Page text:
WHIR-HONK, WHIR-HONK, WHIR-HONK...that's the sound of a 2015 Cadillac Escalade going ballistic. It doesn't matter if you're a real thief or a three-foot stuffed bear--the Escalade's new motion-sensing technology can stop someone from stealing your stuff (or the SUV itself)--or at least deafen them in the process.
The Escalade isn't the only luxury car with some form of theft deterrence, of course, but it has a few distinctive touches. If you try to tow it, a tilt sensor sounds the alarm. The heavily laminated front windshield has a sensor that triggers the alarm if it detects a breakage. Shields along the door block a "slim jim" from being inserted. And the concierge service can dispatch two armed guards in dark sunglasses who sit in the third-row seat at all times (not really).
Of course, it's a tough sell to Cadillac, asking them if I can break the glass or jimmy the door locks. Triggering the motion sensors without losing my hearing? That's where the bear comes in.
We plopped it down between the second row seats, tied a string to its neck, and fished the string through the sunroof. Holding the string about 30 feet away, I locked the car and started pulling the string. Up popped the bear.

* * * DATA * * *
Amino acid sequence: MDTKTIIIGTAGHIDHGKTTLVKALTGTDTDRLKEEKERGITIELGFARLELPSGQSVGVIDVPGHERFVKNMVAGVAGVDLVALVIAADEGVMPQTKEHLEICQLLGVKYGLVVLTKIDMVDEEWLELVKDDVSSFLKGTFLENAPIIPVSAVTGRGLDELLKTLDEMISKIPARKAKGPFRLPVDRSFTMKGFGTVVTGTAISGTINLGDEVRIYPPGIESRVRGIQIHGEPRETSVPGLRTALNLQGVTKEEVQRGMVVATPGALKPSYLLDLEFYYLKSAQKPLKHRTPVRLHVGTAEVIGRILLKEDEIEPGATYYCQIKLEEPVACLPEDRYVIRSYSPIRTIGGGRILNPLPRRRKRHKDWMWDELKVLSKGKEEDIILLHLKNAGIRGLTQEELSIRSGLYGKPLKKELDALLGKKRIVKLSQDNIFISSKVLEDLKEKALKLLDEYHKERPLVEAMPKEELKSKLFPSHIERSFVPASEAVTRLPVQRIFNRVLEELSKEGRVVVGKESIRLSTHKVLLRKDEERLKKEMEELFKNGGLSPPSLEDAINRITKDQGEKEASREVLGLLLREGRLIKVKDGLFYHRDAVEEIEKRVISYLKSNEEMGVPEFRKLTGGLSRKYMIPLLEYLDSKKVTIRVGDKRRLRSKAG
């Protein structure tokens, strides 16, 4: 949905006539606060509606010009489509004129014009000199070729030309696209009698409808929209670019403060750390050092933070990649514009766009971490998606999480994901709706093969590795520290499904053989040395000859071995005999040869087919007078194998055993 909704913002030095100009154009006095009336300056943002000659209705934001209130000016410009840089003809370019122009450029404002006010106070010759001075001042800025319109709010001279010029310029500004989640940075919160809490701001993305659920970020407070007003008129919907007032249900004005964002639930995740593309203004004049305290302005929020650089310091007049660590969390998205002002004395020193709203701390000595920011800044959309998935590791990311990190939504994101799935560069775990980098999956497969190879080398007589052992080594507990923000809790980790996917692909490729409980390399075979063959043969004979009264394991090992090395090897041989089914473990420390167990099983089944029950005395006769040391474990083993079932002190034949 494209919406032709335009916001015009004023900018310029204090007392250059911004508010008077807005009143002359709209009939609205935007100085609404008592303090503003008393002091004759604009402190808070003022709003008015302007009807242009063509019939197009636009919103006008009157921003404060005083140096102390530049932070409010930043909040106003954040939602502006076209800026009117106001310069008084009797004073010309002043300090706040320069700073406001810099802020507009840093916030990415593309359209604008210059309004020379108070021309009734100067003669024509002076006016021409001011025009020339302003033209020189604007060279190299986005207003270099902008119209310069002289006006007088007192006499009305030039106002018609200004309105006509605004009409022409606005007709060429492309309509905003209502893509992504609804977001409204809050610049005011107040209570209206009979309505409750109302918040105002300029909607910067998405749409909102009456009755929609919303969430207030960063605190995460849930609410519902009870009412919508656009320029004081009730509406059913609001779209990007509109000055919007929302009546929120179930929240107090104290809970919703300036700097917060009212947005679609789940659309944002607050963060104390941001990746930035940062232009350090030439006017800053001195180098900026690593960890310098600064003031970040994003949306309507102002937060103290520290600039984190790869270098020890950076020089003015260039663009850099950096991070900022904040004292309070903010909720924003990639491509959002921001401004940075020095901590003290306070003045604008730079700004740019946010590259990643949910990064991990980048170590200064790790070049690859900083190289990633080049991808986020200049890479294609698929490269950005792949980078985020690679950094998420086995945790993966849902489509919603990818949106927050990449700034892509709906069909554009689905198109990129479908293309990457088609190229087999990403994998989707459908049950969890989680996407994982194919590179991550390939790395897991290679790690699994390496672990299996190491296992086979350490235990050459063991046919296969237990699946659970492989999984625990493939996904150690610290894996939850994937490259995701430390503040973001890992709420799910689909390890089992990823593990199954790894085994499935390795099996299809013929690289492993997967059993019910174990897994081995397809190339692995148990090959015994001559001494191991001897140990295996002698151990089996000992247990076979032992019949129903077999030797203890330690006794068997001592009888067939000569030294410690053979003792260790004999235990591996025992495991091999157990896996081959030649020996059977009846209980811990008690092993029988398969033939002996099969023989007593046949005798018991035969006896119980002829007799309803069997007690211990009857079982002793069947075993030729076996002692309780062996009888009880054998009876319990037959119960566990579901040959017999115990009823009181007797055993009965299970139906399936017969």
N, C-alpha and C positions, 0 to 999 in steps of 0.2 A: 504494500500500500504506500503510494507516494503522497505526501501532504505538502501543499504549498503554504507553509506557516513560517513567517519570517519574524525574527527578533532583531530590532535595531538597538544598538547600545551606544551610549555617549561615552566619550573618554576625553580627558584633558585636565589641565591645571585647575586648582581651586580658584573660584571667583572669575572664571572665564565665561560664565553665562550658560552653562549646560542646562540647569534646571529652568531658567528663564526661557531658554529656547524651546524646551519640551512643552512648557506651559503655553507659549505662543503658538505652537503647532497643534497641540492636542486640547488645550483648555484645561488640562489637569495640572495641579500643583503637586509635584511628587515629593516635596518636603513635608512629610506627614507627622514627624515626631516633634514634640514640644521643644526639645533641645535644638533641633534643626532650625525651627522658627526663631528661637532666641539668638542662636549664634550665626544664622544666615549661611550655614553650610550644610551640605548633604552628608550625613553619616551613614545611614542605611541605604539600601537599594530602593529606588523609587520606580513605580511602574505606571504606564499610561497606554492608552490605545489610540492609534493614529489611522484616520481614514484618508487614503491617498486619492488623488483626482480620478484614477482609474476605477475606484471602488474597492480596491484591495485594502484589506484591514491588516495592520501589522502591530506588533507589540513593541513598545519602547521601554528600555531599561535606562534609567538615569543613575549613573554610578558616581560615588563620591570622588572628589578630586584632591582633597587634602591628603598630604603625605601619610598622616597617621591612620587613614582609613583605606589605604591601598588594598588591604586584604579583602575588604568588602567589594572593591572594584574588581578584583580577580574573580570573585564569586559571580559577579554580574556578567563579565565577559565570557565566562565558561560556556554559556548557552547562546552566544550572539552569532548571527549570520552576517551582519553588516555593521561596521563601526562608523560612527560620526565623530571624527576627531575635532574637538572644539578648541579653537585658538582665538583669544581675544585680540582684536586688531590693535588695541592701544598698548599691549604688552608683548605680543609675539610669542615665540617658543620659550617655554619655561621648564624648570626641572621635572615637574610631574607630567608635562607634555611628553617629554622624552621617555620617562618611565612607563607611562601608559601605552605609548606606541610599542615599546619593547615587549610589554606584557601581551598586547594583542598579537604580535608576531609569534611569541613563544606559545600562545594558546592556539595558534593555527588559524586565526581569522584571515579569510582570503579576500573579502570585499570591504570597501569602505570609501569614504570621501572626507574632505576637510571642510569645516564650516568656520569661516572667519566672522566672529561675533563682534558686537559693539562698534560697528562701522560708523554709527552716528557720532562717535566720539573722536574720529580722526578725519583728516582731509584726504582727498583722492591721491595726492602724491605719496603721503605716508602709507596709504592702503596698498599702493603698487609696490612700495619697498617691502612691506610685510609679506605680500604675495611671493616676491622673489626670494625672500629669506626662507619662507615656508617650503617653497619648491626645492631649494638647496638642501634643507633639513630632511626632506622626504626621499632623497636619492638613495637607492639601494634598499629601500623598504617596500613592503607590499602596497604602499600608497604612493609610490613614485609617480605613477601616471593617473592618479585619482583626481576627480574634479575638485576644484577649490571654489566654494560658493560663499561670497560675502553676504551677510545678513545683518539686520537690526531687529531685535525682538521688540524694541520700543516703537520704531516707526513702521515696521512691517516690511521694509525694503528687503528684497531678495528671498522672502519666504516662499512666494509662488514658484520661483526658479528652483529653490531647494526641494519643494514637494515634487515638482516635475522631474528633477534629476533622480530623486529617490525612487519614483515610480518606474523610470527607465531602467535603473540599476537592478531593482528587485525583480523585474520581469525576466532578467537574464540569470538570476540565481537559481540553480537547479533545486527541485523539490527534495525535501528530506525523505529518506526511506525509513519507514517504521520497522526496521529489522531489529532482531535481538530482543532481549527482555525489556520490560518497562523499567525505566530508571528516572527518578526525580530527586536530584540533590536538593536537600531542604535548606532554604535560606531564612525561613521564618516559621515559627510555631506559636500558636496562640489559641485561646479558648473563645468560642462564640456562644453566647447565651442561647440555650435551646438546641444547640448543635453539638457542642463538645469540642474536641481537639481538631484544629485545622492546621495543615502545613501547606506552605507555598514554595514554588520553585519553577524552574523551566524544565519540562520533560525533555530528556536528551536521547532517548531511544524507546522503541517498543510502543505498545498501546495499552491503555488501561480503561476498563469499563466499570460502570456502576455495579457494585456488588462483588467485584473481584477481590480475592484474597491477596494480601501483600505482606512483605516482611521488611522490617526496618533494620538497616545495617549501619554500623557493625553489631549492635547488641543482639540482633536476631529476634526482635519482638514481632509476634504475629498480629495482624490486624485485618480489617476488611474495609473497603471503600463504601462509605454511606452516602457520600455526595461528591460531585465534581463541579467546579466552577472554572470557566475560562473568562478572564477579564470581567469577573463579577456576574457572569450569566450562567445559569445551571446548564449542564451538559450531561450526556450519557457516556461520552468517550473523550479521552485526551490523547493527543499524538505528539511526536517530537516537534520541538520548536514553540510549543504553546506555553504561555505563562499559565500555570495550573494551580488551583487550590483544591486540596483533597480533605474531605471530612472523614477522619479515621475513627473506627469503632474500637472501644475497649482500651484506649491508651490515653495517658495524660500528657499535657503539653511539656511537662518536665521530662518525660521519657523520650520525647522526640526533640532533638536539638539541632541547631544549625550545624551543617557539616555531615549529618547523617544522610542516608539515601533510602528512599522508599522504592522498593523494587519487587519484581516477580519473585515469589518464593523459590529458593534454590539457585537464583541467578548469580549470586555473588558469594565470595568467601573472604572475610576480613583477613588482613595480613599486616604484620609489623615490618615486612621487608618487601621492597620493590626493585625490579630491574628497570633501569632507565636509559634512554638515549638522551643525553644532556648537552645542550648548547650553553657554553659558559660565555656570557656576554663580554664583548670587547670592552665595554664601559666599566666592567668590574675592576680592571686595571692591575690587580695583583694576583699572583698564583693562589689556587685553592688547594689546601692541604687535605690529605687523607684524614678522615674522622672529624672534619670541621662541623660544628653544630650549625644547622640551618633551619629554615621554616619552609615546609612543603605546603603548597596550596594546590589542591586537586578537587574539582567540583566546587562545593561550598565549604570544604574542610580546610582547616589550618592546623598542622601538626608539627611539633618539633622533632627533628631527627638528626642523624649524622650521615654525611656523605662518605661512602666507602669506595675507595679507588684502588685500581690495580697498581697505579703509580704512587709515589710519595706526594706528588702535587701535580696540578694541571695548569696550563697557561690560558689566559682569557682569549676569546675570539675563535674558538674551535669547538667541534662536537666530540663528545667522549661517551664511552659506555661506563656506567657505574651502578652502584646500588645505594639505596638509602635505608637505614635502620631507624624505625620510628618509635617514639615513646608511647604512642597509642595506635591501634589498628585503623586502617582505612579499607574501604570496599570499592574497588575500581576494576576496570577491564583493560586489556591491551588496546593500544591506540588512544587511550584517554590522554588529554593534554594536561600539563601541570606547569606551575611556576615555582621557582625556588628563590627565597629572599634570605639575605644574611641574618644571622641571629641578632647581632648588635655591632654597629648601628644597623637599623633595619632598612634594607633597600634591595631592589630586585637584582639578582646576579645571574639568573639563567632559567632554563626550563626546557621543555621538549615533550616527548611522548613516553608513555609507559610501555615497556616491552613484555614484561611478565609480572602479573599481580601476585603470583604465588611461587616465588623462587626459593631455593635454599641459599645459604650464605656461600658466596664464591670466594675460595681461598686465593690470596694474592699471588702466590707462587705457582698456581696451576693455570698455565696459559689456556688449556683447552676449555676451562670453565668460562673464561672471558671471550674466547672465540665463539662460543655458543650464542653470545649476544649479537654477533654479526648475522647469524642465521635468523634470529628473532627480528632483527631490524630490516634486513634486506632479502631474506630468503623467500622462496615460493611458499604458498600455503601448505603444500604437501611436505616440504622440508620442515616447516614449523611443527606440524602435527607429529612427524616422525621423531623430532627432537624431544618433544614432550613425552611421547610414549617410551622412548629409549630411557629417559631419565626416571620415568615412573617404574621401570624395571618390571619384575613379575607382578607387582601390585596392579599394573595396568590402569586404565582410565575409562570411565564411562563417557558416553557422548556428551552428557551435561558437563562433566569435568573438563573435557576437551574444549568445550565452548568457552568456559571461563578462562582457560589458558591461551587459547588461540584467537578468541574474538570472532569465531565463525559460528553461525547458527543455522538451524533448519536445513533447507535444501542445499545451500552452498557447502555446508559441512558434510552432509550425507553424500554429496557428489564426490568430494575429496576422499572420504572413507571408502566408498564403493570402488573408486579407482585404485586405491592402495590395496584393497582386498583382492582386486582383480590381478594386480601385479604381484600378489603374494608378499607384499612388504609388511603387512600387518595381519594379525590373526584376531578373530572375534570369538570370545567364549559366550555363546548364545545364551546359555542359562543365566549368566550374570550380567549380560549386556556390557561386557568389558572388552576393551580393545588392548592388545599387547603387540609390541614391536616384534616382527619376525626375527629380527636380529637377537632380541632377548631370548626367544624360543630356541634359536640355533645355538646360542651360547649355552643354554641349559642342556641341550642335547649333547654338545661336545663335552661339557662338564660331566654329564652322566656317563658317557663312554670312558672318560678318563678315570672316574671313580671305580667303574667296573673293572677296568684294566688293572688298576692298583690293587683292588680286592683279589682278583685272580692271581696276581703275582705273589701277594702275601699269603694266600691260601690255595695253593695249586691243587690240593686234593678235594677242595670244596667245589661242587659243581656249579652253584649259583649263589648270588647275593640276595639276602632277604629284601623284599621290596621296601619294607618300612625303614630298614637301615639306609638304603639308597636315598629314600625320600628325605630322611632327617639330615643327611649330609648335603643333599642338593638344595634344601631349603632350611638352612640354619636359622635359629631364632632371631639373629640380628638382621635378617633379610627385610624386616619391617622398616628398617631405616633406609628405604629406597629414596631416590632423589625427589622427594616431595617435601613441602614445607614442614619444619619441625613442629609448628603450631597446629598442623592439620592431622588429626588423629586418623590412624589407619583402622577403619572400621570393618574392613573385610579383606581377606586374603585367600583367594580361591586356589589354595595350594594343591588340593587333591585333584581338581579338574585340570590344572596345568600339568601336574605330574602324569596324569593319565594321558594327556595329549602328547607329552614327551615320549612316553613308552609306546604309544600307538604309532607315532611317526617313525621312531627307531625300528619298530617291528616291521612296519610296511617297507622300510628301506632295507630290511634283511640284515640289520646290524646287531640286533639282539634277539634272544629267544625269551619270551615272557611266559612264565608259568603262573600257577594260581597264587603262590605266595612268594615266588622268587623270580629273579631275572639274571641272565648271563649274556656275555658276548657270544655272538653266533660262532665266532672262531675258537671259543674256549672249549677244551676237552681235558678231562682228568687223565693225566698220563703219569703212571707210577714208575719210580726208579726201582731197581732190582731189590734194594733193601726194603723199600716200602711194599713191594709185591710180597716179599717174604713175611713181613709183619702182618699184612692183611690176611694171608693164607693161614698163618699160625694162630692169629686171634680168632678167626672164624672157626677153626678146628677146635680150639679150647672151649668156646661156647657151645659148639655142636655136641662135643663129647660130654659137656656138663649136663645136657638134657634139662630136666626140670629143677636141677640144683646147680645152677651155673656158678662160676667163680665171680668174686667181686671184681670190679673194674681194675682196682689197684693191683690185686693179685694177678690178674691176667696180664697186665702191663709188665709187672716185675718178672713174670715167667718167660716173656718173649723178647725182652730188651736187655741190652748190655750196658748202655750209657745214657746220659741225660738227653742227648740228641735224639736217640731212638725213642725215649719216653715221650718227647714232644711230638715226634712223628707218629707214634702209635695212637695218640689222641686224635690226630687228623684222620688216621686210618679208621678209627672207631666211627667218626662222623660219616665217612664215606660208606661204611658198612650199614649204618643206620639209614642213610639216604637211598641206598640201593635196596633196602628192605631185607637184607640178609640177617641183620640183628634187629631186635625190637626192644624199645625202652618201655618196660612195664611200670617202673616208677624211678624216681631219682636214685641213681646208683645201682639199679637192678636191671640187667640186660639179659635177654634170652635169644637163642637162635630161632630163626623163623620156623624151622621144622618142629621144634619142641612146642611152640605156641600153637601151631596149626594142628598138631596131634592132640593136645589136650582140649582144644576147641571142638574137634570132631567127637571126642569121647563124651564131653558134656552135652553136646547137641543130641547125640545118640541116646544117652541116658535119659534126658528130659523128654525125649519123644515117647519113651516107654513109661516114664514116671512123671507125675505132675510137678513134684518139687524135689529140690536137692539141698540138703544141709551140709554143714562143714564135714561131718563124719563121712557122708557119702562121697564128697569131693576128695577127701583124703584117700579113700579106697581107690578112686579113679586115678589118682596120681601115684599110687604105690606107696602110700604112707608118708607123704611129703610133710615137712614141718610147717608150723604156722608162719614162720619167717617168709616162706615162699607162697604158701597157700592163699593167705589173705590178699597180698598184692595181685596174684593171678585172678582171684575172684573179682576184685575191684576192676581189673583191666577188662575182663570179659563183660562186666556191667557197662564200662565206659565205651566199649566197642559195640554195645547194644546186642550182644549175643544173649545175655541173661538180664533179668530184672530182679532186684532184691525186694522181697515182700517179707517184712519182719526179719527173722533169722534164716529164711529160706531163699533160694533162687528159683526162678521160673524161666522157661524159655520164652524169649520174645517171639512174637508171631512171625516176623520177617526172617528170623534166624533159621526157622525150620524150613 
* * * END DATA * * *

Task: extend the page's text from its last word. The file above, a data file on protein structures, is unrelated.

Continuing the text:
The siren, a cross between a home security alarm and a sick rabbit, sounded immediately, along with the horn and the lights.
The motion sensors, situated just above your head near the overhead light switches, look like two mini blow-horns. There's no way to adjust the motion sensitivity. How sensitive are they? I pushed the Teddy Bear down even further between the seats and jerked the cord only slightly, but that was still enough to trigger the alarm. You can disable the motion sensors using a switch in the overhead console.
I can imagine a few crime-prevention scenarios. If you leave all of the windows down but lock the doors, you can expect the alarm to go off if someone tries to steal your iPad. If you leave the Escalade unlocked and someone sneaks inside, then you lock the doors and walk away, you'll also appreciate the motion sensors.
The alarms went off in one test even when someone on a scooter passed too close to the window. Safe to say that 14-year-old will never ride next to a massive black SUV with tinted-glass windows ever again. (Fred Ligouri, a spokesperson for Cadillac, said the scooter rider should not have triggered the alarm. We were not able to duplicate the alarm in several more attempts.)